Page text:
With midterm week just around the corner, it’s time to close out of the online shopping tabs, logout of Netflix, and focus on studying. It can be intimidating to sift through an entire semester worth of material, but don’t worry — I have gathered some study tips from some of the very teachers that will be testing you next week!
History and Social Sciences Department Head Michael Rindge suggests focusing on understanding broad topics and trends, not just memorizing dates and names for history exams. He proposes that students study this way by making a timeline or graphic organizer that places events in their social, cultural, and economic context. Another helpful study tactic that he recommends is taking a blank piece of paper and writing down everything you remember about a certain topic. Then, fill in missing information with the textbook and try repeating the process a few days later.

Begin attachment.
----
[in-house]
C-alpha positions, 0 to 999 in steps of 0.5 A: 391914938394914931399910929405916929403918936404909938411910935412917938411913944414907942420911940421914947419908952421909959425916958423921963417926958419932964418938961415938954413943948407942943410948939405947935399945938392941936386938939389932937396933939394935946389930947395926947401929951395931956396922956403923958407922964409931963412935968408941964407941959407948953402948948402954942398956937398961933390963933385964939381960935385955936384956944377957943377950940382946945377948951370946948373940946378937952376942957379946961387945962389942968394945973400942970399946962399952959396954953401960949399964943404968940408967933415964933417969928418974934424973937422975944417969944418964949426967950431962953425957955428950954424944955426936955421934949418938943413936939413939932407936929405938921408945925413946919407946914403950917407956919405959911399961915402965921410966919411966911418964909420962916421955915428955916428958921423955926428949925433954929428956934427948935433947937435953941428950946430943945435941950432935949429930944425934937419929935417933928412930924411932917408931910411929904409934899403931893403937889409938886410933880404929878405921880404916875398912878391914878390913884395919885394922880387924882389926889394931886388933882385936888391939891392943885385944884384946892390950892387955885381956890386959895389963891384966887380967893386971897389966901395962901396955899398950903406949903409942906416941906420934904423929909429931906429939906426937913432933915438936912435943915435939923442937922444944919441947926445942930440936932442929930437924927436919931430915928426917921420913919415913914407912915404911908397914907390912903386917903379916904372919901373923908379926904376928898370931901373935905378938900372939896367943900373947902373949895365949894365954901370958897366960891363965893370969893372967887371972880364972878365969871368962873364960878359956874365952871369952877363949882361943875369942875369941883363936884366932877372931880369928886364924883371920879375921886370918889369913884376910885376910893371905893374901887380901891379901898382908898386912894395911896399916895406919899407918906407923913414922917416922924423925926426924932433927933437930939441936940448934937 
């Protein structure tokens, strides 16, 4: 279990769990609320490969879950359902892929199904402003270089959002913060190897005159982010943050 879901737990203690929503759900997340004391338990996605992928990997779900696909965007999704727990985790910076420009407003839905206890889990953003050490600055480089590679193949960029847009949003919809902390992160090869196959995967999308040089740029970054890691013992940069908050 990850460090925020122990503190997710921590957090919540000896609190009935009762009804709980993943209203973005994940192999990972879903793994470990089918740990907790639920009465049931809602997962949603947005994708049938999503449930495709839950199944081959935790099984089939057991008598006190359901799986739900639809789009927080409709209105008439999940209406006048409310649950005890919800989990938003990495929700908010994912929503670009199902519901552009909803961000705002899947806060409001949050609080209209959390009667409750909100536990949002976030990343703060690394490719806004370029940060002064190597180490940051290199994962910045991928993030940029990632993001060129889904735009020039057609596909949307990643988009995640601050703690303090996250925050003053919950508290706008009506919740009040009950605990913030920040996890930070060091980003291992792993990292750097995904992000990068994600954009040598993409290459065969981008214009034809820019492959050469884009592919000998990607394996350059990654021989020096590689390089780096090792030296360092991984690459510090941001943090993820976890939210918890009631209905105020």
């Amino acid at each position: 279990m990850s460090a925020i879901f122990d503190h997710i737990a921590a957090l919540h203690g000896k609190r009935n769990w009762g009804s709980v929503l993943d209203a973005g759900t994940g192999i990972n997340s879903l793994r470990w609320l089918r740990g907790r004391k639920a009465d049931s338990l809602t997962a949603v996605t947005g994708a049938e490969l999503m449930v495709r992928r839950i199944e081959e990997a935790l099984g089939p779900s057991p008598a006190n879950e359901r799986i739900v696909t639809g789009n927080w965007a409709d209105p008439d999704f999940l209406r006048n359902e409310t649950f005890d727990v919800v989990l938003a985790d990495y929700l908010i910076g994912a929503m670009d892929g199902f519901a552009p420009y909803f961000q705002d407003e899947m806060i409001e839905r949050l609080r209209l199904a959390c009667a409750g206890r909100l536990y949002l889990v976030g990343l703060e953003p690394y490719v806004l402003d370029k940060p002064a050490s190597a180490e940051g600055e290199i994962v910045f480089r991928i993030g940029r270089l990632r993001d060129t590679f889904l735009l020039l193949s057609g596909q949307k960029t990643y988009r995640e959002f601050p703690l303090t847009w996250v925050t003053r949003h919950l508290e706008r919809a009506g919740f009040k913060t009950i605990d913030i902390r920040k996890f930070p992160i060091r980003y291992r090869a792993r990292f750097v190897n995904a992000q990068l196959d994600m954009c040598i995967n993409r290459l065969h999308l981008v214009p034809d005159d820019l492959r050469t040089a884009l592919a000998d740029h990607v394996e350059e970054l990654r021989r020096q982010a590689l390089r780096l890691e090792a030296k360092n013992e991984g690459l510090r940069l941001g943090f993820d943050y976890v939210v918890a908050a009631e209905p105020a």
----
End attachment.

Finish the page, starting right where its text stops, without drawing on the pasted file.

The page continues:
Math instructor Alison Moser recommends creating a game plan from the beginning and making a schedule before you begin exam preparation. She suggests to set up times to study each subject depending on when the exam is. She also advises replicating the exam environment as you study or in other words, “practice as you play.” She warns against listening to music because you will not be listening to music during the exam.
For math classes, Moser recommends reworking problems from old tests. In fact, she says that if you don’t put pencil to paper when studying for math, you aren’t studying at all. She believes that simply rereading notes will not sufficiently prepare students for an exam.